The Hockey Diversity Alliance wants to “change hockey culture,” and Kevin Shattenkirk is on board. The Lightning defenseman appeared in a one-minute video the organization shared featuring people throughout the sport calling for racism to be addressed.
The video features the NFL’s Patrick Mahomes and George Kittle, in addition to NHL stars like Edmonton’s Connor McDavid and Washington’s Alex Ovechkin and Sportsnet’s Chris Simpson.
Each person has a line of the bigger message: “I support the Hockey Diversity Alliance. I stand with Akim Aliu and Evander Kane to fight racism in hockey and in society. There’s no place for racism in our sport. Let’s all do our part because sport has the power to change in our fight for equality, because representation matters.”
Sharks winger Evander Kane and Akim Aliu, who shared his experiences with racism in the minor leagues earlier this year, started the group in June “to eradicate systemic racism and intolerance in hockey,” according to hockeydiversityalliance.org.
Shattenkirk said he has made a lot of friends of color through hockey and wants them to know he stands behind them.
“When you hear stories, I think about what they’ve gone through, certainly there are stories that I didn’t experience coming up through my hockey career,” he said. “I wouldn’t want any other child to have to go through that.”
To Shattenkirk, this game has helped mold who he is as a man, and he doesn’t want anyone to have negative experiences around that. He sees the HDA’s efforts to “bleed out anyone who has those sort of racial tendencies” and support grassroots efforts in marginalized communities as a start.
“There’s a lot of work to be done, but they’re doing a great job,” he said, “and it’s definitely something that I’m standing behind and hoping to be involved with going forward.”
Before the Avalanche and Wild’s exhibition game, Colorado’s Nazem Kadri stood with teammate Pierre-Edouard Bellemare as well as the Wild’s Matt Dumba and Jordan Greenway (Kadri and Dumba are founding members of HDA). They had arms on each other’s shoulders, with space between them and the next players.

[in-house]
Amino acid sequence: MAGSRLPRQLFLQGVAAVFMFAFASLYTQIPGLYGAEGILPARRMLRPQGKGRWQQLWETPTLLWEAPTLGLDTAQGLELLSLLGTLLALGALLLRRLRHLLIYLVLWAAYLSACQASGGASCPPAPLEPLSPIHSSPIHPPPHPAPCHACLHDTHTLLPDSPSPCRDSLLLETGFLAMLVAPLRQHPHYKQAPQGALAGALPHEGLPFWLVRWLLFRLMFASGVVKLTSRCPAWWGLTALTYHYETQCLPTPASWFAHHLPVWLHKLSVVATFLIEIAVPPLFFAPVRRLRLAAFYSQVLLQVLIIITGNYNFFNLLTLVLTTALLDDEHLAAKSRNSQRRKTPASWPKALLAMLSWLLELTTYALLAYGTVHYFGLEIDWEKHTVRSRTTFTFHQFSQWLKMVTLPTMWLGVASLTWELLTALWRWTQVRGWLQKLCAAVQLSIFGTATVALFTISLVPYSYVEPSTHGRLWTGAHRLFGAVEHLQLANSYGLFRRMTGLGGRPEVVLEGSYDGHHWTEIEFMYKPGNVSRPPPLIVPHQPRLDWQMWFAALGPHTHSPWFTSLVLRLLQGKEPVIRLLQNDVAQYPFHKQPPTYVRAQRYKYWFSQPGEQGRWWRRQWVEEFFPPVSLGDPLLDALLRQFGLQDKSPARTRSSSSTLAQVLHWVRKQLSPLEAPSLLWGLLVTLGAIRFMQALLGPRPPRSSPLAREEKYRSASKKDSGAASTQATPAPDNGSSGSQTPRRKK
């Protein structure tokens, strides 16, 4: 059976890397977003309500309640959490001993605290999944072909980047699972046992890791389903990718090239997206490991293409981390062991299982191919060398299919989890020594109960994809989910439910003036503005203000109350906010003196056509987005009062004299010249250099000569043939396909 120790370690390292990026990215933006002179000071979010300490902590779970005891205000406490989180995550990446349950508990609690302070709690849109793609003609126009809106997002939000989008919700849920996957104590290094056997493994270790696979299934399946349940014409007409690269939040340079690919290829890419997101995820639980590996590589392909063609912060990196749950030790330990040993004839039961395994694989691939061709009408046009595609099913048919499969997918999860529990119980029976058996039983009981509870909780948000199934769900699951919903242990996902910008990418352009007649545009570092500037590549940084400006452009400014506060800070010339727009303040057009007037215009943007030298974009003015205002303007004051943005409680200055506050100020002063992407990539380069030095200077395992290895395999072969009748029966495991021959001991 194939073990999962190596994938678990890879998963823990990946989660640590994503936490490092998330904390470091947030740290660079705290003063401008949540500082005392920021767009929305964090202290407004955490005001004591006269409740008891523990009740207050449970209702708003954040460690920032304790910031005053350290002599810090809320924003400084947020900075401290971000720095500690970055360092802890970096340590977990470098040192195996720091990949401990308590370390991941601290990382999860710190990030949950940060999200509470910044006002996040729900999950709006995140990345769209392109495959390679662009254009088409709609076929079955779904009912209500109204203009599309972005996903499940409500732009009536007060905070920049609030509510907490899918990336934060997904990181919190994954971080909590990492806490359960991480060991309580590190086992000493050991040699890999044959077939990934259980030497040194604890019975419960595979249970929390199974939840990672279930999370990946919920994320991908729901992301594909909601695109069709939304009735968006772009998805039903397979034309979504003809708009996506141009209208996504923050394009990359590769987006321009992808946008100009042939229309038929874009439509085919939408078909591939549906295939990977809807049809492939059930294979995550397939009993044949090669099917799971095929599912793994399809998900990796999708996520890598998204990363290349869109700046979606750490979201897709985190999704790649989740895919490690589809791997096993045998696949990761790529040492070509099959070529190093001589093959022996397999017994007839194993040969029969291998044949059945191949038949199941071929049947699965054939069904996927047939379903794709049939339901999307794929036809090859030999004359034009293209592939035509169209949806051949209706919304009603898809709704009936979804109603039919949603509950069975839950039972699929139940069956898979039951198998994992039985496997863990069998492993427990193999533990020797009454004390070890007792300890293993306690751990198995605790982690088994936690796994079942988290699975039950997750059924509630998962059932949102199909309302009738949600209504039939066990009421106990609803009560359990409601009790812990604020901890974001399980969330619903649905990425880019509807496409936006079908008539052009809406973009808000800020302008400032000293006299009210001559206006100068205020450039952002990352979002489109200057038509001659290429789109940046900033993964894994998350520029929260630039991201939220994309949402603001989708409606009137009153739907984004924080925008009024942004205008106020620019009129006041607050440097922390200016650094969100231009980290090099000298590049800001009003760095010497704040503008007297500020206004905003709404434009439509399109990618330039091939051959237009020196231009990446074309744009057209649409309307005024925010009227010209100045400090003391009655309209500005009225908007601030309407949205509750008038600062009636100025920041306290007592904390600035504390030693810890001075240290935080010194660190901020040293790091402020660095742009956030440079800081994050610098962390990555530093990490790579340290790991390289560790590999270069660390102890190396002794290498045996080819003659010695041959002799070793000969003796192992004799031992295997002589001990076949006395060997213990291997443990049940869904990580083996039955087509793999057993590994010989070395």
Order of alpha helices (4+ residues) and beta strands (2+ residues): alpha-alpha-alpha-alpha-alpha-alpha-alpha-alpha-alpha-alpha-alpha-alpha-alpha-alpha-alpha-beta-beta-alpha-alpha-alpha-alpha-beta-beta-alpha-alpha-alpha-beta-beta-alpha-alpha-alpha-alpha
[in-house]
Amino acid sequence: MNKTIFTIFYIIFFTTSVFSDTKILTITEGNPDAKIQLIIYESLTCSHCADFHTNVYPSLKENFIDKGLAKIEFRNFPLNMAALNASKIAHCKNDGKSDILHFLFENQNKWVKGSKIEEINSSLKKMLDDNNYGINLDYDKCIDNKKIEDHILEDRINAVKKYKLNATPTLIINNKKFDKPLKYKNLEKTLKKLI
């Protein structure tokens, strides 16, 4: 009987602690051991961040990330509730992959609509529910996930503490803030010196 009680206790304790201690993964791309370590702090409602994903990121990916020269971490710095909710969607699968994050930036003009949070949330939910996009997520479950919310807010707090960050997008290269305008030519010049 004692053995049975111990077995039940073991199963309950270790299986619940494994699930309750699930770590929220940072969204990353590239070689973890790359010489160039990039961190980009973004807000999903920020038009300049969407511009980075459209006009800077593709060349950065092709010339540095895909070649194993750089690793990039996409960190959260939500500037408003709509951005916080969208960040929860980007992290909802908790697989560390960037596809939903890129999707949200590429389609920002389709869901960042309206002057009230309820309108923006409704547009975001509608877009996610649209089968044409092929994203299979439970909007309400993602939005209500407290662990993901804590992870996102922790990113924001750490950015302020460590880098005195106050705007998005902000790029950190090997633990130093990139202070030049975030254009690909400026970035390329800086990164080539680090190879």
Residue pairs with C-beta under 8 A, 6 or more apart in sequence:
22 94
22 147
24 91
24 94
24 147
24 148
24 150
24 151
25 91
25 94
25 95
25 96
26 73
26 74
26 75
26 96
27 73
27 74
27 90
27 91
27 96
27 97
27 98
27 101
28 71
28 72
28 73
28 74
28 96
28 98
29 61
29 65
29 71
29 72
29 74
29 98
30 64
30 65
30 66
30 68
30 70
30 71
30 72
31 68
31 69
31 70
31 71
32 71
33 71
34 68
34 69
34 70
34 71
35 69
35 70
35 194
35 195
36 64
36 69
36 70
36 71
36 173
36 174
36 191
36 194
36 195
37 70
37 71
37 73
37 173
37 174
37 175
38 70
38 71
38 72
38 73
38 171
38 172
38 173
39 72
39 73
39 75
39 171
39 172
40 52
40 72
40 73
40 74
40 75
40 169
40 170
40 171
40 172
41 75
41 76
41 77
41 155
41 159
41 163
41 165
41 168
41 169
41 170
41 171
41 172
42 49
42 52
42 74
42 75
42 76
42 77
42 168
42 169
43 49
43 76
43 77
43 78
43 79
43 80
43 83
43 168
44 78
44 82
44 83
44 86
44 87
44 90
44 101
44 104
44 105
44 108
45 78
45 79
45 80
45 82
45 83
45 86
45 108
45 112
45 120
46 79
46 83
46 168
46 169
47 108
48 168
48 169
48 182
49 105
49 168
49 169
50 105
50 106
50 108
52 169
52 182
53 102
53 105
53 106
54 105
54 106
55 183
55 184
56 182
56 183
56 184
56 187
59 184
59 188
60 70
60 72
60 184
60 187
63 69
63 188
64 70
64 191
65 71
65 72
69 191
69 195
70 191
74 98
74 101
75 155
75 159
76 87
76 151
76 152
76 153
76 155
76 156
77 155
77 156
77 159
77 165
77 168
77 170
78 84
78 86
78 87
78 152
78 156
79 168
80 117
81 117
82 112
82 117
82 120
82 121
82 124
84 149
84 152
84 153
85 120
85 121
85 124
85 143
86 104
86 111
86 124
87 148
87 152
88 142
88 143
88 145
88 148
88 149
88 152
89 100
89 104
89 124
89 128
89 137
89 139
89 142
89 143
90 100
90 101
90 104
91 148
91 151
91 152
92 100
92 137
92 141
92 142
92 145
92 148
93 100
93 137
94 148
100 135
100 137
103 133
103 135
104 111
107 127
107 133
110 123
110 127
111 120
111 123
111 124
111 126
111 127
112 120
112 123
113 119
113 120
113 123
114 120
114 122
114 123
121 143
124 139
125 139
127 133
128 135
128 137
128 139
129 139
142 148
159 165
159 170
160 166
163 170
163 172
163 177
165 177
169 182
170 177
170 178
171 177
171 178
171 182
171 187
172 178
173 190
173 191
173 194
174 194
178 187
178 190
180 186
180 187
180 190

Kadri said after the exhibition game that he’d like to see more support from the league. Kane said the same to TSN’s Frank Seravalli
“No matter what they do or say, it’s all going to fall on deaf ears with me and every other person in the HDA,” Kane said in a story published Thursday, “because the league has made no effort to support its own Black players.”
The league announced it will kick off a #WeSkateFor initiative to “support, celebrate and honor community heroes, front-line and healthcare workers, and racial justice activists through various local and national programs and activities.”
Kane told TSN the campaign misses the mark by piling everything in together when the HDA is trying to focus on racism. According to Seravalli, discussions between the HDA and NHL continued and they came up with something before the Blackhawks and Oilers in Edmonton.
Dumba stepped out to center ice, surrounded by players from both teams, and spoke on racism in society and in hockey.
“Racism is a man-made creation and all it does is deteriorate from our collective prosperity,” Dumba said. “Racism is everywhere. Racism is everywhere — and we need to fight against it.
“The Hockey Diversity Alliance and NHL want kids to feel safe, comfortable and free-minded everytime they enter an arena. I stand in front of you today, on behalf of those groups,and promise you that we will fight against injustice and fight for what is right.”
Dumba took a knee for the Star Spangled Banner. Everyone else stood around the center circle. Blackhawks goalie Malcolm Subban and Oilers defenseman Darnell Nurse, both of whom are Black, each put a hand on Dumba’s shoulder.
Previously, each of the 12 exhibition games started with the players standing arm-in-arm alternating by team, as a show of unity during the national anthem.
Some fans drew a comparison from that to other sports in which players have taken a knee. #Kneel4hockey trended on Twitter on Friday as fans posted photos of themselves in jerseys and team T-shirts saying variations of, “If the NHL won’t, I will.”